"Stories from the Sandgate" by Jaklin Celik is a collection of short stories I found in a bookstore about ten days ago. Celik is an Armenian-Turkish writer who grew up in the Kumkapi neighborhood in Istanbul. Kumkapi means Sandgate - all the stories are set in this neighborhood. According to the preface, the district of Kumkapi is a working class neighborhood originally in habited mainly by Greeks and Armenians. Recently, though, the district is being populated by newly arrived migrants from Turkey's eastern and southeastern provinces. The author herself arrived in Kumkapi at the age of six, moving there with her family from Diyarbakir. Many of the Armenians and Greeks who used to live in Kumkapi, have since moved on to Greece, the US and Europe.
Except for one or two, all thirteen stories have a fleeting feeling about them: It is as if you step into people's lives for a brief moment and then you step out again. The timespan the stories cover is usually very short. Most of the stories are not even ten pages long (the entire book has only 118 pages). The stories all have a feeling of timelessness about them. There is hardly anything in them that gives a clue about the time-period the story is set in, but I have a feeling that the stories are set in the last twenty or thirty years.
House Hunting recounts the meeting of an Assyrian woman and her daughter with two old Armenian ladies, Kayane and Azat, who are looking for tenants to share their house. The timespan of this story is only the duration of the short meeting between the four, maybe half an hour. This story was one of my favorites, probably because of the glimpse into the future it gives.
Like most of the other stories, Women's Ward left me with more questions than answers: Who is the woman handing out cigarettes to the female patients at the mental hospital? Why is she doing this?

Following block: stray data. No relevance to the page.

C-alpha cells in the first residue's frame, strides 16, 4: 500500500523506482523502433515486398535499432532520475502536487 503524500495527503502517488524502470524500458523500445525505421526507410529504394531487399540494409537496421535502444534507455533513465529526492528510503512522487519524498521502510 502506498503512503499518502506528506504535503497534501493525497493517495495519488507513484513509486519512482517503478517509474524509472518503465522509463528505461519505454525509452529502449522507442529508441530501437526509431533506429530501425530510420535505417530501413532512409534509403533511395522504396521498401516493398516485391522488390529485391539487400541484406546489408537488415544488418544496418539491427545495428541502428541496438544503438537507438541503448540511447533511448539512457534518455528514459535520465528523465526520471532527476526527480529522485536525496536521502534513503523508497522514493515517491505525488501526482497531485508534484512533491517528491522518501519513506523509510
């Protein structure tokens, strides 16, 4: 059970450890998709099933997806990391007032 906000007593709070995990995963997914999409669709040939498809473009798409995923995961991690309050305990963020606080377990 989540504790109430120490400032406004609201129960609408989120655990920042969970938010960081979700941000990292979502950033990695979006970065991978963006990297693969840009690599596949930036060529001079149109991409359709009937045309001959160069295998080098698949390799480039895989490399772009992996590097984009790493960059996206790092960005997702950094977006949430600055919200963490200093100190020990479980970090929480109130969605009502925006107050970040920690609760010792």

One of three stories that make up the Station Trilogy, The Diyarbakir-Istanbul Line gives a glimpse into one train compartment in the train from Diyarbakir in the east of Turkey to Istanbul on the other side of the country. The compartment is inhabited by three women who have eight children among them. Two of them are Kurdish and are joining their husbands who are working in Istanbul. The third woman, an Armenian, is originally also from Diyarbakir, but has been living in Istanbul for some time. This was one of my favorite stories as well.
The New Bride was another favorite of mine. With 25 pages it is by far the longest story in the collection. The main character is seventy-seven years old Kirkor who wants to remarry with a young woman after his first wife died a long time ago. His son is obviously very upset about this. Eventually Kirkor finds a bride from the province. But is she really such a good choice?
Though I am not absolutely wild about the book, I liked the stories, the way they give you a glimpse into the lives of people. Hardly any background, if any at all, is given about the characters, but somehow you learn something about them in the few pages of the story and most of the characters become more rounded. Still, you are always left with questions about them, about their pasts or their actions, who they are, why they do what they do.
One thing that irritated me was the amount of typo's or spelling mistakes. They weren't all over the place, but frequent enough to notice. This shouldn't have been too hard to avoid, especially since the publisher of the English translation is an American publisher specializing in Turkish books (I had a look at their website and found some interesting books there).
I had never heard of Jaklin Celik before, but I am interested enough to find out more about her and especially if she has published anything else.
NB: For the Turkish speakers who read this: I am aware of spelling mistakes in some of the locations and in the last name of the author. I tried, but was unable to insert the proper letters, that's why. My apologies!